No civilisation in history has survived long after it foregoes the importance of the economic viability of its agricultural production base.
Australia is one of the few countries that expects its agricultural producers to subsidise consumers domestically and internationally, by being forced to compete without support in domestic and international markets against products that are heavily subsidised in their country of origin.
The aggressive trade liberalisation ideology pursued by consecutive governments and supported by the National Farmers Federation over the past two decades has severely damaged rural industries and their communities. Farm debt is steadily increasing while net farm incomes are not increasing with this debt. This trend demonstrates market and public policy failure in the agricultural sector.
The result of successive governments’ deregulation of agricultural marketing arrangements has shifted market power to the post farm gate sector of the supply chain and moved profit in agriculture away from producers. This trend results from the failure of agricultural market reform in Australia to benefit to the production sector.
The Australian Bureau of Agricultural and Resource Economics and Sciences (ABARES), continually forecasts a bright future for Australian agriculture based on potential increasing demand due to a combined increase in population and increasing affluence in key markets. Fundamentally though, the reality is that no central government in the world wants food prices to increase and the majority of the population growth is unlikely to be able to pay even the true cost of production for their food let alone a profit on top of that.
Engel’s Law is an economic observation explaining that the proportion of income consumers spend on food does not increase in line with their increasing income. This phenomenon belies the notion that agriculture will benefit proportionately from increasing affluence. Compounding this problem is the fact that agricultural production costs increase disproportionately more than either increases in agricultural commodity prices or productivity growth.
The agricultural economy will always fall behind the broader economy under the free market mentality that economic rationalists have so fervently and recklessly pursued. Free marketers are killing Australian agriculture and by extrapolation, rural and regional Australia and all industries that feed off it.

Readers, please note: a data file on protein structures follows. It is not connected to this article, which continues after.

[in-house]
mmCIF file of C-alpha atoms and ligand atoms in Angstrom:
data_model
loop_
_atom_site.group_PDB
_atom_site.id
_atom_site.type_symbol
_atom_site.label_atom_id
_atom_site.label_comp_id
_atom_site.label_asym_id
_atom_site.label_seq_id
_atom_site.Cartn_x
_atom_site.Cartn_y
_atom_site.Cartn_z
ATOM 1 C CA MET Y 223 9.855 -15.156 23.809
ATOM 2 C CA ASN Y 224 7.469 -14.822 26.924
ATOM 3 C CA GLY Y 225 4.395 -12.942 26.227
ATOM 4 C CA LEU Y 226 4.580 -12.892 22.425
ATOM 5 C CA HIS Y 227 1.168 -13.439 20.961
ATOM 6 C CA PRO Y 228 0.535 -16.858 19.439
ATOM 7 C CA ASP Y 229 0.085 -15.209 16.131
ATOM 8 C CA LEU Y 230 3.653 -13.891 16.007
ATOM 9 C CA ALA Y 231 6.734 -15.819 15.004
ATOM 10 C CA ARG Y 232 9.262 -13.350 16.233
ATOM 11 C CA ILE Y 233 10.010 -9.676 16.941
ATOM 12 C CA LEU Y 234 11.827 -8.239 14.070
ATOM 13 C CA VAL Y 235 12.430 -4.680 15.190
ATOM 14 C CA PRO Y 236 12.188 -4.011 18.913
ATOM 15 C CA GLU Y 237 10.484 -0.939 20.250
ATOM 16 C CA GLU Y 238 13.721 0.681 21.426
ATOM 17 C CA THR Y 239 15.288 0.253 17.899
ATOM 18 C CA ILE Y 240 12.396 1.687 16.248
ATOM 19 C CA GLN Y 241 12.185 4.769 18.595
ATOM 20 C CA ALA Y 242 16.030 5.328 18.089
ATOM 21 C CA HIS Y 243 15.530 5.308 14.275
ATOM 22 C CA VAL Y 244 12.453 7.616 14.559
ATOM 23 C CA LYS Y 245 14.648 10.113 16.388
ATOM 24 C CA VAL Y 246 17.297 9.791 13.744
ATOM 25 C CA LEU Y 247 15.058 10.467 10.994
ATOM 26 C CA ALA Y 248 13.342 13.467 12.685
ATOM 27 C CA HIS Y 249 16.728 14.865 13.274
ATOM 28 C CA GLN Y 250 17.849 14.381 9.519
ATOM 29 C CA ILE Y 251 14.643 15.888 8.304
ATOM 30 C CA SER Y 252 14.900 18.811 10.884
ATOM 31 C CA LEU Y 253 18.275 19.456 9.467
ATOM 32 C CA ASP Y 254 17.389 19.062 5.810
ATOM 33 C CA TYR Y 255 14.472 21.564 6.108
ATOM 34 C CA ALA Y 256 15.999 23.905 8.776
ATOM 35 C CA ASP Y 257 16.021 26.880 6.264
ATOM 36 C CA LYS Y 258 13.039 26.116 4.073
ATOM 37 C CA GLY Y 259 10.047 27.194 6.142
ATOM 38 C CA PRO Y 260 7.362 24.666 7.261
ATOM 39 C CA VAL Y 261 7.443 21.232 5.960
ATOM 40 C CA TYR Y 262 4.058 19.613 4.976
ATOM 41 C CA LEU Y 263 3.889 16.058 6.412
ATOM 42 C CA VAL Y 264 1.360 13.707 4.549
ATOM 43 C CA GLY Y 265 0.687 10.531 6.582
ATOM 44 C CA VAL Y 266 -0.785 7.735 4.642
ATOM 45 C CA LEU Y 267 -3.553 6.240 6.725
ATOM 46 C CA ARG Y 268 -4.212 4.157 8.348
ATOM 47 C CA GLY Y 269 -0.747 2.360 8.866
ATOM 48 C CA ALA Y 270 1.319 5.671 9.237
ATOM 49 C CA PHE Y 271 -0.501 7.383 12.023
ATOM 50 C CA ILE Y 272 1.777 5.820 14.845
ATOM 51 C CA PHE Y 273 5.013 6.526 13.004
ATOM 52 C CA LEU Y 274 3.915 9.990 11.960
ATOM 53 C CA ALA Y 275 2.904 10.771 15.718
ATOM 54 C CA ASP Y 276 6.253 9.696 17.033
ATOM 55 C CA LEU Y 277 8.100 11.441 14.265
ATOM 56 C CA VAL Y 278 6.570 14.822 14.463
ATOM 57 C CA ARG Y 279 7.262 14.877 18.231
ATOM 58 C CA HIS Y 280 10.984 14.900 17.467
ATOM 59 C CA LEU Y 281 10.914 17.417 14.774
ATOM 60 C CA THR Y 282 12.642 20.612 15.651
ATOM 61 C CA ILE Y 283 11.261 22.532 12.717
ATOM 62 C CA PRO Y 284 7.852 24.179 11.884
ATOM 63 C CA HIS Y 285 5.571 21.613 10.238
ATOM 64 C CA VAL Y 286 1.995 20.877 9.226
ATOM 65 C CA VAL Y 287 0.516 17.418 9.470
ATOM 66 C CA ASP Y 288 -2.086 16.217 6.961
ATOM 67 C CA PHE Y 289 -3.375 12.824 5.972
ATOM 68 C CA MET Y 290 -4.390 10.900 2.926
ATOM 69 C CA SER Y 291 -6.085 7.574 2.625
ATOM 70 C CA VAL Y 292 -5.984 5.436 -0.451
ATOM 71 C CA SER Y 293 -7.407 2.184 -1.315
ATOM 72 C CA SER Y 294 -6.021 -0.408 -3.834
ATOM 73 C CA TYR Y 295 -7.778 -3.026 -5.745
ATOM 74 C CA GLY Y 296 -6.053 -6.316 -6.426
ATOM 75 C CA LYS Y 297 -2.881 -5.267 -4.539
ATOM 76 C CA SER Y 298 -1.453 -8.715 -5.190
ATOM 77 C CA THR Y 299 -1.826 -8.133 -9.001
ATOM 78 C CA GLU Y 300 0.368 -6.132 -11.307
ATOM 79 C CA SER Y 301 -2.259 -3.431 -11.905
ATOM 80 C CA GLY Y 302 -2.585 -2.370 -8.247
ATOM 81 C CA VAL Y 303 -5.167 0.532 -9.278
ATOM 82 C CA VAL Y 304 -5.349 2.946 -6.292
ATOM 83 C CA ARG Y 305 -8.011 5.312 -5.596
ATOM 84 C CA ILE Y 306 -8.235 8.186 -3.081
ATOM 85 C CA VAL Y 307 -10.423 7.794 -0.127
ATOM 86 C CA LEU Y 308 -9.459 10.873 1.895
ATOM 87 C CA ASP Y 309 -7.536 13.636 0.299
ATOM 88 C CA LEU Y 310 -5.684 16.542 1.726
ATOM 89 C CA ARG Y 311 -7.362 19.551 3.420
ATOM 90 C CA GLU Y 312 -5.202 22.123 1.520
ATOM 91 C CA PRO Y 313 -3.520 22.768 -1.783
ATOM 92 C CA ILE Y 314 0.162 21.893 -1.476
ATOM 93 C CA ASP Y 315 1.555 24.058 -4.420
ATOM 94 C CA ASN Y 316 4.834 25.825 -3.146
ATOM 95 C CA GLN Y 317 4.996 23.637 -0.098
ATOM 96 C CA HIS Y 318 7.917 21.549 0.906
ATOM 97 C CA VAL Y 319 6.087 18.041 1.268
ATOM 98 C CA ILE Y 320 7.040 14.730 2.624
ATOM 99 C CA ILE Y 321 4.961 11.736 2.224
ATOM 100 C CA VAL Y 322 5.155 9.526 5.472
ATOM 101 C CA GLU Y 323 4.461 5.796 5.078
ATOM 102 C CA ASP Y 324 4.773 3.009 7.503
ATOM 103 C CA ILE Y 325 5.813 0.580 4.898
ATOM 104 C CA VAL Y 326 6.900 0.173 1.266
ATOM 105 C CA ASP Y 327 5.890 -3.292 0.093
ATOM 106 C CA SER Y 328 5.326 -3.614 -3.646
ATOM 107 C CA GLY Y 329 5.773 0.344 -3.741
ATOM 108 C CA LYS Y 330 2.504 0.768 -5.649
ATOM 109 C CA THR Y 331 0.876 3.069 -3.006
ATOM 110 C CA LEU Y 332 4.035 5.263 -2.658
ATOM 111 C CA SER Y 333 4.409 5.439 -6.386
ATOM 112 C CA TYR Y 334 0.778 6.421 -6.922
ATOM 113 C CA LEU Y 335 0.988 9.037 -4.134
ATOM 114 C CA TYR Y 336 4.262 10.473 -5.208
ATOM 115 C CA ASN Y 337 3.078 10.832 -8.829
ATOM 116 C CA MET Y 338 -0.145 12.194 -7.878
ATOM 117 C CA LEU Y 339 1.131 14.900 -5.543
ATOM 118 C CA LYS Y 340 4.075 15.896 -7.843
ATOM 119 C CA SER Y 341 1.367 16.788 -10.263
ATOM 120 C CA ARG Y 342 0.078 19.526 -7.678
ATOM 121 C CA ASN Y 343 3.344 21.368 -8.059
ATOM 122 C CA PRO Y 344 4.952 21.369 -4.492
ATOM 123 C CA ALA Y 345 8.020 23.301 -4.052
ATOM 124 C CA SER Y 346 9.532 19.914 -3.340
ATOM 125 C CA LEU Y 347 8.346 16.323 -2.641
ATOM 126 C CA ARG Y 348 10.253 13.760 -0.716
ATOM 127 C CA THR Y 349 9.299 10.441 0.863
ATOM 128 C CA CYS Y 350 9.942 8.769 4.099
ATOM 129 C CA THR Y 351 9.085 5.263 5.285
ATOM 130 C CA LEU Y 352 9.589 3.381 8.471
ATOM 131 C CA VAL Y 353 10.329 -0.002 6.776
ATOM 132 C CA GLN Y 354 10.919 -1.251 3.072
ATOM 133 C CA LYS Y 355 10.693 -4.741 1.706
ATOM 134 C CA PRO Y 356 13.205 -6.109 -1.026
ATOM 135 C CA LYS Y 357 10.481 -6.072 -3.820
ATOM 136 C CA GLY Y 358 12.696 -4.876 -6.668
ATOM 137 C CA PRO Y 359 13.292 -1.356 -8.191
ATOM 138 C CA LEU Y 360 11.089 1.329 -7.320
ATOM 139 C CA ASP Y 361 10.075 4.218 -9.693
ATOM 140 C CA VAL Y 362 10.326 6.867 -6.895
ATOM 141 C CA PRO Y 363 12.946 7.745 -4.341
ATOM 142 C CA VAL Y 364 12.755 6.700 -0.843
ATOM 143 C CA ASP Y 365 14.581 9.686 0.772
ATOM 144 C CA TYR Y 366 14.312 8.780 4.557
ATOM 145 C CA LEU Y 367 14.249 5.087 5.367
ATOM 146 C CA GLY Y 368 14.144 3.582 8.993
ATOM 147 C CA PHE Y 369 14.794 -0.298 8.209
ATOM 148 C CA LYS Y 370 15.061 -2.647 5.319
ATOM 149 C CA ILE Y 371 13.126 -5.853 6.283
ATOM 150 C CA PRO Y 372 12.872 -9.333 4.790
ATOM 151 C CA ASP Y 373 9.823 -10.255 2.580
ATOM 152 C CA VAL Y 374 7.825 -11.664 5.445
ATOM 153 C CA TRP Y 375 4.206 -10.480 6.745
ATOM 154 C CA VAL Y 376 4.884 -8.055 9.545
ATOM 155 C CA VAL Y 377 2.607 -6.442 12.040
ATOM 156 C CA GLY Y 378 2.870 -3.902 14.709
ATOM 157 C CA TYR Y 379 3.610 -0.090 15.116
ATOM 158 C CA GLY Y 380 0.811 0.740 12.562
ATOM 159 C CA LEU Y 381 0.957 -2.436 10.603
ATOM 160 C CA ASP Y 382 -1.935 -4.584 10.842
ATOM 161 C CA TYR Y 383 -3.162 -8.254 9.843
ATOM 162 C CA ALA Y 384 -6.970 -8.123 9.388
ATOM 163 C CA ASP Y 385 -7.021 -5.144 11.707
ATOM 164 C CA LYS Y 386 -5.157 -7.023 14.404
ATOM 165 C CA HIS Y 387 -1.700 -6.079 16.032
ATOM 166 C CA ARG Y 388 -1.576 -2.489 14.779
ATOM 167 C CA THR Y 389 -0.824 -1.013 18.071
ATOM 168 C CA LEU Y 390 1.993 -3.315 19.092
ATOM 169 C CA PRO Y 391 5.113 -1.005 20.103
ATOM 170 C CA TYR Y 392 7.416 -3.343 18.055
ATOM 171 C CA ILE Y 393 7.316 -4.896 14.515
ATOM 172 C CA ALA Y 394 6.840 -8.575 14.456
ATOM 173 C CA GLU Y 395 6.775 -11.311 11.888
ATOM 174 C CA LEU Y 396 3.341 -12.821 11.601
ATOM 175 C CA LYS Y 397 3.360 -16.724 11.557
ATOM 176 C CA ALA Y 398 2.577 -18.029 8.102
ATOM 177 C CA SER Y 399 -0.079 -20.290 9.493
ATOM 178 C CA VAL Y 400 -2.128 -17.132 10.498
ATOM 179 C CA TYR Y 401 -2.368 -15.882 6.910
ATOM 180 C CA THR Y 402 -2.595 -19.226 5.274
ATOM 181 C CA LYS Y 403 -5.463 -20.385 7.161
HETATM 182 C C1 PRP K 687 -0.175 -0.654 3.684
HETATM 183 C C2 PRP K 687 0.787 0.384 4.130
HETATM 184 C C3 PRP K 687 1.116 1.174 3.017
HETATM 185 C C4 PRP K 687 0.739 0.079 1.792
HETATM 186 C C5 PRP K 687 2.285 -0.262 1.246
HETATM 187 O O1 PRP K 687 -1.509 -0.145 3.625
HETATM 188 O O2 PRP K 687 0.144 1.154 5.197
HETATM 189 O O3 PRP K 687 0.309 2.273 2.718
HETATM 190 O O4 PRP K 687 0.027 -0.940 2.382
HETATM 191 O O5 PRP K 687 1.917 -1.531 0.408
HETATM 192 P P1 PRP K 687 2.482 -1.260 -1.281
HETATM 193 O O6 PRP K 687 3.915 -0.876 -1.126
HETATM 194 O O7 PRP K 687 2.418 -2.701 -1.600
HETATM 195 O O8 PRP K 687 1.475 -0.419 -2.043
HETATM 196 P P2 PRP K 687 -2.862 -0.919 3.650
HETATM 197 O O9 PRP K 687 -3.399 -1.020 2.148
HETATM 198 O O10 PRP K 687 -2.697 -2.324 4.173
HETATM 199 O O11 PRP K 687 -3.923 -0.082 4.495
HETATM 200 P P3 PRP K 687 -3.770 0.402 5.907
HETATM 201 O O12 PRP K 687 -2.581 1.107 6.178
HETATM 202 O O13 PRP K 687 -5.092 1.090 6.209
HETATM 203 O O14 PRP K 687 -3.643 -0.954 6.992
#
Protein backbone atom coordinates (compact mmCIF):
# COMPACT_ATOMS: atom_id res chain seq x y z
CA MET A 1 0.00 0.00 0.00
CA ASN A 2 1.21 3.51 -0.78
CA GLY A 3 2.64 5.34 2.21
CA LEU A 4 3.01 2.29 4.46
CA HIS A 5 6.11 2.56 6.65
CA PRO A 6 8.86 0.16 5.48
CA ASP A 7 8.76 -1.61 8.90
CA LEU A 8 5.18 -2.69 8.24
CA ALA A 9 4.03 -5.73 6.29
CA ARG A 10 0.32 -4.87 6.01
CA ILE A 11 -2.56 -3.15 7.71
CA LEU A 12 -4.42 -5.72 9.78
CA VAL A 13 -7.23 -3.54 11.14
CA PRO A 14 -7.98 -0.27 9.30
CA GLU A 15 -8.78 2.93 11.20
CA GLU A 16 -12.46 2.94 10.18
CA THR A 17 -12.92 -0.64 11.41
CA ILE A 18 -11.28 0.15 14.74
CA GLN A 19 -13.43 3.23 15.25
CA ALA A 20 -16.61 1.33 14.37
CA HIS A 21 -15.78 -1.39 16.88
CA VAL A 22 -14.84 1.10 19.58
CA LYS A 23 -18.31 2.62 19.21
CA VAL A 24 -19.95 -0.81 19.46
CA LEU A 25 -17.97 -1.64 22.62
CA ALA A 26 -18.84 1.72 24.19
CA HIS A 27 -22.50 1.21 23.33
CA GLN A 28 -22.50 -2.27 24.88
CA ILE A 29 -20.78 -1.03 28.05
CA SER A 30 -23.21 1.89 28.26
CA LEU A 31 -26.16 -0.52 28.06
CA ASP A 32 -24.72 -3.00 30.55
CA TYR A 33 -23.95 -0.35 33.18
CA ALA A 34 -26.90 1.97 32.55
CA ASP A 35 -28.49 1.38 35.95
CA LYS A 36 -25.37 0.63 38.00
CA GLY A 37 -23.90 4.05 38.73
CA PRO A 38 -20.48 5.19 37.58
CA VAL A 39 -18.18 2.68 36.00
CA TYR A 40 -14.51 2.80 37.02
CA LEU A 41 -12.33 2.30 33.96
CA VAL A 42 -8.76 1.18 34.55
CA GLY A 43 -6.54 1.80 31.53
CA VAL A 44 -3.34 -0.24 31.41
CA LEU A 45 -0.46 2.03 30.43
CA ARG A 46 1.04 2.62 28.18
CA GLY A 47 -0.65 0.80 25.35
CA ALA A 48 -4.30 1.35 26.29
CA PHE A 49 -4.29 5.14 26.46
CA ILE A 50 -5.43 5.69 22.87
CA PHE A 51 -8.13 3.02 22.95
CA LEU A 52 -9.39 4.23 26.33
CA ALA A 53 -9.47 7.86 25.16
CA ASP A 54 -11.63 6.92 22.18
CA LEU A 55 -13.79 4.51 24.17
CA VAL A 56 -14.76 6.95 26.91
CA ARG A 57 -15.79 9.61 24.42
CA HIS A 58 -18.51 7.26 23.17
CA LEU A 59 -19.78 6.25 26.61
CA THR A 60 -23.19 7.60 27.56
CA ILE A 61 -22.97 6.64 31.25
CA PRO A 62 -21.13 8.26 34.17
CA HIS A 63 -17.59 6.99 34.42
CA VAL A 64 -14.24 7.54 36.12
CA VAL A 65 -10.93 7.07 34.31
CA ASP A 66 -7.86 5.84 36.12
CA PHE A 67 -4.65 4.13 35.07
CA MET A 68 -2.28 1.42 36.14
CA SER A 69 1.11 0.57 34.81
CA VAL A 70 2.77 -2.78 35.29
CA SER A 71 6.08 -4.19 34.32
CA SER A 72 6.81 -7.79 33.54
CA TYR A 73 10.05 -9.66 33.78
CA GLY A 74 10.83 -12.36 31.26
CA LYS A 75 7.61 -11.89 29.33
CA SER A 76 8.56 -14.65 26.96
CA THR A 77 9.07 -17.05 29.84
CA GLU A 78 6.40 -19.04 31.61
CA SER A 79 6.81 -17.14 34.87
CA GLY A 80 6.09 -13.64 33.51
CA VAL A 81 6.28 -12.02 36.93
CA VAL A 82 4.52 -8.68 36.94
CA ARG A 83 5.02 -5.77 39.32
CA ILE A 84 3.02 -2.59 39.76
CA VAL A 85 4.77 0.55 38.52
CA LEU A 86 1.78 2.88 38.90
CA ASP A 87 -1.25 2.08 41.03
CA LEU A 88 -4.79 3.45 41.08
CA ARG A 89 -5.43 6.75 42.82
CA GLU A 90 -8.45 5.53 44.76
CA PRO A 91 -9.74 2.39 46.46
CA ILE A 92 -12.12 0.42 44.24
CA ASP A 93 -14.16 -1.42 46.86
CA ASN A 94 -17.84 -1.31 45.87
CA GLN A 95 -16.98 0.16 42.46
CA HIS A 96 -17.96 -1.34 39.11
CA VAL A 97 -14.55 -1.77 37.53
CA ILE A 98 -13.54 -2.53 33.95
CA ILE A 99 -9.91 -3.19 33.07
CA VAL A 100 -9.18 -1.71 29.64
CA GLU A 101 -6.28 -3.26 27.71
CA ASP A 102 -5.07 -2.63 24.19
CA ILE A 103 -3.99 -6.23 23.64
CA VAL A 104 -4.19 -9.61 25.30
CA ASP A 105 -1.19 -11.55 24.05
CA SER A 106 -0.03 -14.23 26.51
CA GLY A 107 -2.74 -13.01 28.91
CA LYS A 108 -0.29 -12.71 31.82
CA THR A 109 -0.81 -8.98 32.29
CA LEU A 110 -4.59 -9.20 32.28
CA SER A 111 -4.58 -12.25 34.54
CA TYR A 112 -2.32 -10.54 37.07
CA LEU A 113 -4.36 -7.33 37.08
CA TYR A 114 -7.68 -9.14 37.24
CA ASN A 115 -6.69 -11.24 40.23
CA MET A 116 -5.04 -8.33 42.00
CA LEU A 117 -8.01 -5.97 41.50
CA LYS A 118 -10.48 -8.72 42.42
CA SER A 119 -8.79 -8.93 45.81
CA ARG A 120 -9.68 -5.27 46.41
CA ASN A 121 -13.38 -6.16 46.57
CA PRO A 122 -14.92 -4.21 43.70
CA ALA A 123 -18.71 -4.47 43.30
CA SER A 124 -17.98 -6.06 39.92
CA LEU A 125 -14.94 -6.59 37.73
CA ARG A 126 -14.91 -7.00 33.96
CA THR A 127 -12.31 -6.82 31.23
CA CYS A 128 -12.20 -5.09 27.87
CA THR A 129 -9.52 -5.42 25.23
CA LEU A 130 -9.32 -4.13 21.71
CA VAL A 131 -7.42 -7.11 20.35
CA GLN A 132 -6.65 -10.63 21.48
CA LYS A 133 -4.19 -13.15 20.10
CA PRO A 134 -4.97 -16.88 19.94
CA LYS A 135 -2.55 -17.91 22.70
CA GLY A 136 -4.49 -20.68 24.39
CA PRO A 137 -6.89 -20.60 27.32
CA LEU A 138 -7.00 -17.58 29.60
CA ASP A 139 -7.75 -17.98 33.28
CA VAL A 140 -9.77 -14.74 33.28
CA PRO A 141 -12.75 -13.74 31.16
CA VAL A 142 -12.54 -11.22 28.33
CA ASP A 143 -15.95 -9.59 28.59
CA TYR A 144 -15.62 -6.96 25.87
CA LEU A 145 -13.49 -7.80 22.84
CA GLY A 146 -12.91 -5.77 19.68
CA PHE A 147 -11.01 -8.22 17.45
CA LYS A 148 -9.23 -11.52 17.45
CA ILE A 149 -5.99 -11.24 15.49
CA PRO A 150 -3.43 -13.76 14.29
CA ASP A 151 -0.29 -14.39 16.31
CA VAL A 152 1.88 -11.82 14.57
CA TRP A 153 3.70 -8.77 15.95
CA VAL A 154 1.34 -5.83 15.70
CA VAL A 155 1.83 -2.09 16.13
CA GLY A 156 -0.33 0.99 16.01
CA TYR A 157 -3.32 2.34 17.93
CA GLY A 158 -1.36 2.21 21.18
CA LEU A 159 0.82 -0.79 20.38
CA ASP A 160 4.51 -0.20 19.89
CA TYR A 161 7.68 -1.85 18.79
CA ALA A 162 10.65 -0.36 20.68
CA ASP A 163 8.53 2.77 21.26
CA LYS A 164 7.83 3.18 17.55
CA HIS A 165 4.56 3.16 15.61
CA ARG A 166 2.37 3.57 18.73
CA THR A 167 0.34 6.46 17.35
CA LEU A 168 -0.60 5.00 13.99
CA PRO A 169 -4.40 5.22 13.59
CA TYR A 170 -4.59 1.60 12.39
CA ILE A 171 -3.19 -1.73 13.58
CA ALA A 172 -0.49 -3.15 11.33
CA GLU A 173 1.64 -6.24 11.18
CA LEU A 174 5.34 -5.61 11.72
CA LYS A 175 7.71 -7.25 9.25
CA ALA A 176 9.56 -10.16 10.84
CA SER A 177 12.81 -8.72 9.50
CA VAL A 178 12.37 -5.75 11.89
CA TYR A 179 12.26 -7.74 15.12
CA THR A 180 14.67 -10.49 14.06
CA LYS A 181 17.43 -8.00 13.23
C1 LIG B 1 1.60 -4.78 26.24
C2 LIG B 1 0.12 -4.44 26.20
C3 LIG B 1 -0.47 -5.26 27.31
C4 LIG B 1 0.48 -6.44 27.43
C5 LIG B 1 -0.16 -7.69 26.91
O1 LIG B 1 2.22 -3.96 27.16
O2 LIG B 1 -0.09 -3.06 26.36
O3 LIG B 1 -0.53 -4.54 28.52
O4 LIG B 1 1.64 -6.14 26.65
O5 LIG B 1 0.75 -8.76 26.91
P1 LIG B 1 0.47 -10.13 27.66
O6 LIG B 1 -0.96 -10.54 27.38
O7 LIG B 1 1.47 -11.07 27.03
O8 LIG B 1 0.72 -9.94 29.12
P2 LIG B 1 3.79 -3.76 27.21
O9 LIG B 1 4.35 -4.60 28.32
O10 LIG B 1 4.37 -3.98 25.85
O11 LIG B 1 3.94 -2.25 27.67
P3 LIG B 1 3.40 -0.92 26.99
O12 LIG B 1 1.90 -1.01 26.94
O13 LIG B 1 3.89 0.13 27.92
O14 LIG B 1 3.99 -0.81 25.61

There is a public and politically promoted notion that it is the role of Australian farmers to meet the increasing global food challenge. The reality is that Australian farmers are business people and their primary obligation is to feed, clothe and educate their own families and those who work for them. This is becoming increasingly difficult. If society generally wants Australian farmers to feed the world then there needs to be a strong market signal sent that underpins the economic success of current and future farmers.
The rural and regional economy of Australia is increasingly dependent on farmers’ prosperity. Similarly, as the resources boom begins to slow, the national economy is dependent on the export of Australian produce to bring in export income and provide a major injection of capital to the broader Australian economy to underpin sustainable economic growth.
In response to the issues raised above CountryMinded will seek meaningful reform that will:
- Reform production and market disruption support to Australian farmers;
- mandate biofuel use in Australia;
- mandate the allocation of premium shelf space in supermarkets for Australian produce;
- enhance truth in labelling legislation to provide transparency of country of origin;
- underwrite a national multi-peril crop insurance scheme to mitigate production risk;
- implement fiscal policy that puts downward pressure on the Australian currency and interest rates to improve the sector’s international competitiveness;
- stimulate investment in infrastructure;
- implement WTO compliant countervailing duties to protect Australian producers and manufacturers where they are unable to compete with subsidised imports;
- ensure adequate biosecurity conditions exist on imports and properly resource quarantine and inspections services;
- establish the Australian Reconstruction and Development Board or other rural industries development bank;
- establish novel Government supported investment models to facilitate generational equity transfer;
- reform competition policy to address asymmetry in marker power;
- support the live export industry; and
- Increase irrigation water to agriculture in the Murray Darling Basin to appropriately balance the socio-economic priority for communities in the basin.